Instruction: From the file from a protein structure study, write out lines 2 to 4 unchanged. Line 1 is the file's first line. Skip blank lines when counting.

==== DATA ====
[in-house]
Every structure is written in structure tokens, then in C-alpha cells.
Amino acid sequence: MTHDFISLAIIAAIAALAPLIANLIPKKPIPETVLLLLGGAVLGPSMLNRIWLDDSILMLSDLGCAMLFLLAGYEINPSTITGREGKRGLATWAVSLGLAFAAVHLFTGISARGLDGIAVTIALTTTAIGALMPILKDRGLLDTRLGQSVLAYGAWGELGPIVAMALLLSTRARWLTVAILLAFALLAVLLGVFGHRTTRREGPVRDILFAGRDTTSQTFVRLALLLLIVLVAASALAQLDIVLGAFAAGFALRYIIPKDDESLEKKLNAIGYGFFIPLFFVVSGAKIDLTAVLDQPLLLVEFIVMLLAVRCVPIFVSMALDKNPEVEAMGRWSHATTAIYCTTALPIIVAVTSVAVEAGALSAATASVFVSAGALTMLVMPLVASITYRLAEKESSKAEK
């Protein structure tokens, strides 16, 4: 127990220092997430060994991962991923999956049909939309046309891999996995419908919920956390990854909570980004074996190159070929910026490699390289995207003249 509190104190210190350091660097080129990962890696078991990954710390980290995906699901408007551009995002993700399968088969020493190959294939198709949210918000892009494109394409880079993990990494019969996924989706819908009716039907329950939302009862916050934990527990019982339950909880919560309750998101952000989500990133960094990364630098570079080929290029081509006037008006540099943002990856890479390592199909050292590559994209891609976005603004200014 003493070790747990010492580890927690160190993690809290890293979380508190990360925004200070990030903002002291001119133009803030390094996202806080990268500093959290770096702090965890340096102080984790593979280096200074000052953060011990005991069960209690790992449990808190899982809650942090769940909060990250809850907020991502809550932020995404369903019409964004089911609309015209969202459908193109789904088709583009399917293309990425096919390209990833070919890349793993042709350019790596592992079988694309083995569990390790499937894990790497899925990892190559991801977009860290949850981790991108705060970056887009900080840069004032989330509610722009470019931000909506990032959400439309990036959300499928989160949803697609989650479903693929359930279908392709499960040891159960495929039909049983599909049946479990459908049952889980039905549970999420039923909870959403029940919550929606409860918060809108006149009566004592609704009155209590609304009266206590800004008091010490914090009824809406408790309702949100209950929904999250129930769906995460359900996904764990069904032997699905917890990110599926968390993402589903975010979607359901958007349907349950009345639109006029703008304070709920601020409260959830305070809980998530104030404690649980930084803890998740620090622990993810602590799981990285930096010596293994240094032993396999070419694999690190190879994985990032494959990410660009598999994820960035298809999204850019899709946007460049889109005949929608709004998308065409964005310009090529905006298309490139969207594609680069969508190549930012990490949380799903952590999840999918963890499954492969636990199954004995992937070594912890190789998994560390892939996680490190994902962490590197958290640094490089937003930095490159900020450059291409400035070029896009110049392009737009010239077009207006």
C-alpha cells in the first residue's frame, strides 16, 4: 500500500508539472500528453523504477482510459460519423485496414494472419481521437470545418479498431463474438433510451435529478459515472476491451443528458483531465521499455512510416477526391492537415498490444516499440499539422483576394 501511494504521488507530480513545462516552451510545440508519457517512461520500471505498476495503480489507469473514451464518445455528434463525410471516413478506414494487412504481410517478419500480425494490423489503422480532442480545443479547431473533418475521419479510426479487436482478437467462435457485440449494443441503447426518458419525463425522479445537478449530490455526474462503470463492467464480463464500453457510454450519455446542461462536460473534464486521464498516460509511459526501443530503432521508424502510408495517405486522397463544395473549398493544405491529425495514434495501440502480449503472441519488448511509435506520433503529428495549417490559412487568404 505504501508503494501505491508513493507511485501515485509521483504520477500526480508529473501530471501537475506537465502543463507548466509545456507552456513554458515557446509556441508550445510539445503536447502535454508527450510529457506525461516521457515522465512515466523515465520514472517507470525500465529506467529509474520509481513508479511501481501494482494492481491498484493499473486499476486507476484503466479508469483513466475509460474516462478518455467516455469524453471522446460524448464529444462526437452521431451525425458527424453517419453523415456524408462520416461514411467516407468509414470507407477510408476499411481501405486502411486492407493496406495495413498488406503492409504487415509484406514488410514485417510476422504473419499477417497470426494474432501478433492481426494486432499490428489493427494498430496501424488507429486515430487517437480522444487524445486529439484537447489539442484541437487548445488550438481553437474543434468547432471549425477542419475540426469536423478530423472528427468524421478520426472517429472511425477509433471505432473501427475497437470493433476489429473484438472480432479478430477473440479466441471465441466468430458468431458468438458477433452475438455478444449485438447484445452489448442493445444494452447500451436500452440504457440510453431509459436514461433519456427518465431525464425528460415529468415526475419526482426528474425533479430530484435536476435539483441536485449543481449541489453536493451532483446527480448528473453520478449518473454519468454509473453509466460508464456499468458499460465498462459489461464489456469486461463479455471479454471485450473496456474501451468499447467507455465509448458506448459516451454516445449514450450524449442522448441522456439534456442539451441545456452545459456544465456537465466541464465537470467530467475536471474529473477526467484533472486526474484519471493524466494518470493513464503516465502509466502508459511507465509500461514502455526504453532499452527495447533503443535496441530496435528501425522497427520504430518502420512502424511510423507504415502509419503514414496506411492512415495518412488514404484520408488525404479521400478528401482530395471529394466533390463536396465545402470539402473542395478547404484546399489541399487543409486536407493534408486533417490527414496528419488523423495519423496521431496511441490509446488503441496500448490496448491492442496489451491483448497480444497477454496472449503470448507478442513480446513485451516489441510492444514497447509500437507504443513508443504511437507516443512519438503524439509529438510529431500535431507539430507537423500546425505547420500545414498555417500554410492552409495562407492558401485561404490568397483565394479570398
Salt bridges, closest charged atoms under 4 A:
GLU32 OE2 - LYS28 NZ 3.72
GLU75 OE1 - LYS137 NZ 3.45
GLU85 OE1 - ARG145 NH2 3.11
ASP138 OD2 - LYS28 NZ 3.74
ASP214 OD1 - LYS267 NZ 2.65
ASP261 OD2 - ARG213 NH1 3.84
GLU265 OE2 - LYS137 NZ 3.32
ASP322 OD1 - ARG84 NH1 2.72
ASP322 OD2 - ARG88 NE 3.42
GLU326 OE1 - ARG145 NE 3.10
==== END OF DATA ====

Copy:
Every structure is written in structure tokens, then in C-alpha cells.
Amino acid sequence: MTHDFISLAIIAAIAALAPLIANLIPKKPIPETVLLLLGGAVLGPSMLNRIWLDDSILMLSDLGCAMLFLLAGYEINPSTITGREGKRGLATWAVSLGLAFAAVHLFTGISARGLDGIAVTIALTTTAIGALMPILKDRGLLDTRLGQSVLAYGAWGELGPIVAMALLLSTRARWLTVAILLAFALLAVLLGVFGHRTTRREGPVRDILFAGRDTTSQTFVRLALLLLIVLVAASALAQLDIVLGAFAAGFALRYIIPKDDESLEKKLNAIGYGFFIPLFFVVSGAKIDLTAVLDQPLLLVEFIVMLLAVRCVPIFVSMALDKNPEVEAMGRWSHATTAIYCTTALPIIVAVTSVAVEAGALSAATASVFVSAGALTMLVMPLVASITYRLAEKESSKAEK
């Protein structure tokens, strides 16, 4: 127990220092997430060994991962991923999956049909939309046309891999996995419908919920956390990854909570980004074996190159070929910026490699390289995207003249 509190104190210190350091660097080129990962890696078991990954710390980290995906699901408007551009995002993700399968088969020493190959294939198709949210918000892009494109394409880079993990990494019969996924989706819908009716039907329950939302009862916050934990527990019982339950909880919560309750998101952000989500990133960094990364630098570079080929290029081509006037008006540099943002990856890479390592199909050292590559994209891609976005603004200014 003493070790747990010492580890927690160190993690809290890293979380508190990360925004200070990030903002002291001119133009803030390094996202806080990268500093959290770096702090965890340096102080984790593979280096200074000052953060011990005991069960209690790992449990808190899982809650942090769940909060990250809850907020991502809550932020995404369903019409964004089911609309015209969202459908193109789904088709583009399917293309990425096919390209990833070919890349793993042709350019790596592992079988694309083995569990390790499937894990790497899925990892190559991801977009860290949850981790991108705060970056887009900080840069004032989330509610722009470019931000909506990032959400439309990036959300499928989160949803697609989650479903693929359930279908392709499960040891159960495929039909049983599909049946479990459908049952889980039905549970999420039923909870959403029940919550929606409860918060809108006149009566004592609704009155209590609304009266206590800004008091010490914090009824809406408790309702949100209950929904999250129930769906995460359900996904764990069904032997699905917890990110599926968390993402589903975010979607359901958007349907349950009345639109006029703008304070709920601020409260959830305070809980998530104030404690649980930084803890998740620090622990993810602590799981990285930096010596293994240094032993396999070419694999690190190879994985990032494959990410660009598999994820960035298809999204850019899709946007460049889109005949929608709004998308065409964005310009090529905006298309490139969207594609680069969508190549930012990490949380799903952590999840999918963890499954492969636990199954004995992937070594912890190789998994560390892939996680490190994902962490590197958290640094490089937003930095490159900020450059291409400035070029896009110049392009737009010239077009207006």